The great liberal myth — the basis of the modern new left – is that the '60s represented a triumph for freedom and social justice. All of the “liberation” movements — homosexual rights, multiculturalism and radical feminism — stem from that turbulent decade. Yet, at its core was opposition to the Vietnam War. For peaceniks, America’s involvement in that conflict reflected the country’s profound sins: racism, imperialism and militarism. Only a humiliating defeat could cleanse the United States of its chauvinistic, evil nature.
This is why anti-war activists, such as Ms. Fonda, championed a victory by the Viet Cong. They celebrated North Vietnam’s Marxist dictator, Ho Chi Minh, as a “peasant reformer” and “nationalist” who sought only one noble goal: to reunify his nation free from imperial domination. The '60s left even referred to him as “Uncle Ho” — a beloved elder patriotic statesman. According to Ms. Fonda and other radicals such as Bill Ayers, Bernardine Dohrn and Noam Chomsky, the war marked the defining event in the crisis of capitalism. The burgeoning peace movement would act as the catalyst, the vanguard for utopian socialism. “Bring the revolution home,” went the slogan.
Hence, Ms. Fonda was not just an activist, but a self-styled revolutionary. She went to Hanoi in 1972, publicly praised the workers’ paradise and sat on top of a North Vietnamese ant-aircraft gun — one that was targeting U.S. planes and U.S. boys. She cheered the murder of Americans. Her actions gave aid and comfort to the enemy. Her intention was to demoralize American public opinion and discredit the war effort. In the end, the left succeeded. America pulled out, the war was lost and South Vietnam fell to the communist North.
Vietnam has been over for decades. Liberals romanticize it as the heroic struggle of the ‘60s. Their Orwellian narrative — false as it is malevolent — is that U.S. withdrawal led to regional peace and security. The very opposite occurred: The victory by North Vietnam unleashed a holocaust. Rampaging communist forces summarily executed more than 100,000 civilians. Vietnam’s ethnic Chinese community was exterminated. A totalitarian state was erected. More than 1.5 million boat people took to the high seas — many of them drowning in dangerous waters. Hanoi would wage a war of aggression against Laos, wiping out the Hmong tribe. The declension of American power also resulted in Cambodia’s fall to communism. The Khmer Rouge — initially armed and supported by Hanoi — massacred more than 2 million Cambodians. America’s defeat led to the “Killing Fields.”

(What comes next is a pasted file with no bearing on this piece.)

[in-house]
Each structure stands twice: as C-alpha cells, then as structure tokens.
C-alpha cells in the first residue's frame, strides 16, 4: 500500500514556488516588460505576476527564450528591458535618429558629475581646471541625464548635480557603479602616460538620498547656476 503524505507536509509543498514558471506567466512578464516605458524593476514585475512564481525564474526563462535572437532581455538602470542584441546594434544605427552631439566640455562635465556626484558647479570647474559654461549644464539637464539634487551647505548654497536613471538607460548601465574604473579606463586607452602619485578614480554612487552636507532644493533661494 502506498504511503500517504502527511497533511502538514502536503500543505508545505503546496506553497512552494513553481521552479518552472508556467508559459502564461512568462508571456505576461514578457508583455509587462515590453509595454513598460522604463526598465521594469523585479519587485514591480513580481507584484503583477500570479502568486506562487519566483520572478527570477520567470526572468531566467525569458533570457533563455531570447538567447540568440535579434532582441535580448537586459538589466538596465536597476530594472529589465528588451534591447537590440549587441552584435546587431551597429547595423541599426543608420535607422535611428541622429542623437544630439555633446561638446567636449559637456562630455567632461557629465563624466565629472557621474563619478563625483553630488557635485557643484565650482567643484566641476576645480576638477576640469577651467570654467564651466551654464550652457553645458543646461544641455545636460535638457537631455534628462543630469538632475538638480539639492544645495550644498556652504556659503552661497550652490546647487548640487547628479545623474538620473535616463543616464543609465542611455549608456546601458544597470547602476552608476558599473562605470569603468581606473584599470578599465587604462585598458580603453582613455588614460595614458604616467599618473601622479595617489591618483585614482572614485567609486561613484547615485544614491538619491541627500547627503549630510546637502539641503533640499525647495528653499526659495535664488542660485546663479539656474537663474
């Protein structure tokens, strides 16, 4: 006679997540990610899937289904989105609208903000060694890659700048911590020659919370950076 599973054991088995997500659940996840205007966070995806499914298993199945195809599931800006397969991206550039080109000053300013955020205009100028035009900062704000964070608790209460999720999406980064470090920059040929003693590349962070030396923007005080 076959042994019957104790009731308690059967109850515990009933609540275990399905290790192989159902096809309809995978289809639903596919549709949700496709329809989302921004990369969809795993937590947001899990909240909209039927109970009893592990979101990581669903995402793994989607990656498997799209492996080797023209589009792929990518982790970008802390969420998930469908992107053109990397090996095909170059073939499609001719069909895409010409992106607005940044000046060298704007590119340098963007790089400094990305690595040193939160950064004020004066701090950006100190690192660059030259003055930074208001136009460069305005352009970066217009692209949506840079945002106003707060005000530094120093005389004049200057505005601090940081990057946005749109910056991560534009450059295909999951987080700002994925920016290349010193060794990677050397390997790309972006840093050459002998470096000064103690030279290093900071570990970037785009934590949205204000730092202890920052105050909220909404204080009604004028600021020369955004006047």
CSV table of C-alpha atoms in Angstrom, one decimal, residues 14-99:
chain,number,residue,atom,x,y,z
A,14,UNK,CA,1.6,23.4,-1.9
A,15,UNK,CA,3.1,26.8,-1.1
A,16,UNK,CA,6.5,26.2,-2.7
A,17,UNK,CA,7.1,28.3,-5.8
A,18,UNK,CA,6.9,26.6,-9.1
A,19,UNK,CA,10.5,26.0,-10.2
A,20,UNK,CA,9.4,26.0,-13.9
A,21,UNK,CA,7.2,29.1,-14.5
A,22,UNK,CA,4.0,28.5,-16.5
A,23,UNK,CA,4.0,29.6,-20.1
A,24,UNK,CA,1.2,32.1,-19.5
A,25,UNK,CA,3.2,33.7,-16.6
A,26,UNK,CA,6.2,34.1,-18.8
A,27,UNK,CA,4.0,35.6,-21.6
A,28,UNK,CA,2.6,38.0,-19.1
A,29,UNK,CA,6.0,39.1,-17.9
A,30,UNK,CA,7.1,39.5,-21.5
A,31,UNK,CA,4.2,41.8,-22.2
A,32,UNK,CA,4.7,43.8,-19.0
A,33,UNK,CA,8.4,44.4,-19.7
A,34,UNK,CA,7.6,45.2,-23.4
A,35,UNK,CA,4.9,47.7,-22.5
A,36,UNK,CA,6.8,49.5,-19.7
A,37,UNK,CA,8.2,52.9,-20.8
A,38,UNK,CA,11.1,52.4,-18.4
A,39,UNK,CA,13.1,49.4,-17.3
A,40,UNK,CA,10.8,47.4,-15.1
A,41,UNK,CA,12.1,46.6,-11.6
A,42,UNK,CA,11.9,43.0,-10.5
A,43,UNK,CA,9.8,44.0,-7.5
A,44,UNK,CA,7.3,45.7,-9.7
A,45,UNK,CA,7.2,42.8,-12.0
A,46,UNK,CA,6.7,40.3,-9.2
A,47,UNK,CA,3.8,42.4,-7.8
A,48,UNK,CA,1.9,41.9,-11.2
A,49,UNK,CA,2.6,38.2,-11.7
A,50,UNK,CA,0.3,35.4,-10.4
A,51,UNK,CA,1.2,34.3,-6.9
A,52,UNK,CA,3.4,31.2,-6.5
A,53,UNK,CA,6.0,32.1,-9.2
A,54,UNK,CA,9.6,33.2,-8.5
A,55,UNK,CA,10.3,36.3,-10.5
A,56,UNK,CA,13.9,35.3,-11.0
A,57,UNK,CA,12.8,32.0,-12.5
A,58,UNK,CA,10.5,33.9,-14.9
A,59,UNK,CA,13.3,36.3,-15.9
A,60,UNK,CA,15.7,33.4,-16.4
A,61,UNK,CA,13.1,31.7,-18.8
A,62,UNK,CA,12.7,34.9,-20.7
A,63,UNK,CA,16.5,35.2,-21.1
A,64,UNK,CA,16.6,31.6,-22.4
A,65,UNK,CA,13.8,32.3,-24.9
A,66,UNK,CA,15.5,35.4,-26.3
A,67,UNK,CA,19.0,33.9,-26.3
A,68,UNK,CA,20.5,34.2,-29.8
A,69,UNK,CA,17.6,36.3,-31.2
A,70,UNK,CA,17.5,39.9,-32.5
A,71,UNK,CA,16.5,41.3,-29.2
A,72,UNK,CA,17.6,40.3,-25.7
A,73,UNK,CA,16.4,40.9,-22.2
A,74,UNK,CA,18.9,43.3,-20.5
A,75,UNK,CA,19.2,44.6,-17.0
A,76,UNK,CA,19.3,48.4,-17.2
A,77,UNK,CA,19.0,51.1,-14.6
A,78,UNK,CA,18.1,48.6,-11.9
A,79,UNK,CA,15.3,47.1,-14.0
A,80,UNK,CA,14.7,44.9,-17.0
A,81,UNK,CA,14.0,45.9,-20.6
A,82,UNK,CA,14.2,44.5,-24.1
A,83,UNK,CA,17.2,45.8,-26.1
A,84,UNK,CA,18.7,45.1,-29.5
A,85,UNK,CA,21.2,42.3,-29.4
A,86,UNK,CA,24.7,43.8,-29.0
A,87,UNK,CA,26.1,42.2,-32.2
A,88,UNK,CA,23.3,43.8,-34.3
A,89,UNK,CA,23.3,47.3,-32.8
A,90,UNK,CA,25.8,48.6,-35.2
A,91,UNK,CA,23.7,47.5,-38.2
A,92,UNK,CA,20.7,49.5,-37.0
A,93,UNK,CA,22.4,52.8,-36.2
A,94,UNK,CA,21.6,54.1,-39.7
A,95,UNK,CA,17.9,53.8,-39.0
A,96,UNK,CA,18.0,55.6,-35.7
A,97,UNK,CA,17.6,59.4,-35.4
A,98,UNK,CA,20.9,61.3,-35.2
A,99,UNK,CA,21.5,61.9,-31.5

Ms. Fonda bears significant responsibility for these atrocities. She urged U.S. withdrawal. She glorified the murderous North Vietnamese communists. She misrepresented the true nature of Ho’s regime and of the war itself. Rather than being a struggle for national liberation, Vietnam signified the Marxist conquest of the South. It’s akin to Stalinist North Korea having defeated South Korea in 1953 — a significant setback, not a victory, for human freedom. To suggest otherwise is to engage in dishonest propaganda or pathetic self-delusion.
The Vietnamese have had to live with the tragic consequences of Marxist-Leninism. Ms. Fonda, however, hasn’t. She couldn’t last a day in communist Vietnam. Instead, she went on to become a Hollywood actress and sell millions of workout videos. Like most new leftists, she gorged on American capitalism while simultaneously demonizing it. She mouthed revolutionary socialism but made millions catering to shallow consumerism.
Ms. Fonda embodies the moral and intellectual bankruptcy of the '60s left. Its seminal idea boils down to one impulse: hatred of “Amerika,” which was spelled with a “k” to suggest its fascist undertones. New-age liberalism represented the politics of illusion and self-loathing — the refusal to acknowledge that, for all of its flaws, the United States has been the greatest force for good in modern political history.
Her treasonous behavior and shameful past are why viewers did not want Ms. Fonda on QVC. This boycott should continue until she stops peddling the false image of a misunderstood, aggrieved and noble peace activist. There was nothing noble in what she or her fellow radicals did. Just ask the people of Vietnam.
Jeffrey T. Kuhner is a radio talk show personality and a columnist at The Washington Times and WorldTribune.com.
As a U.S. citizen and member of the U.S. air force during the Vietnam war, I completely concur with this spot on depictation of Hanoi Jane's notorious activities and participation as a revolutionary. No amount of rhetoric or obfuscation on her part will ever erase her traitorous behavior or at least not in this generation. As the article points out she is a typical liberal who despises the United States of America but "gorges" on the freedom and capitalistic system we enjoy to live a lavish lifestyle unknown to the socialist and communist countries abroad. I would have had more respect for her if she had fled this great country to Vietnam and lived among the poverty and commununism that exists there.
11:04 a.m. / Sunday, July 24, 2011
More than 50,000 American soldiers lost their lives so a hypocrite stupid leftist lying liberal like Jane Fonda can live in comfort in the USA while at the same time hating it. It is too bad that one of our boys did not knock out the anti-aircraft gun she was sitting on.
Beloos S Bethishou
5:57 p.m. / Thursday, July 21, 2011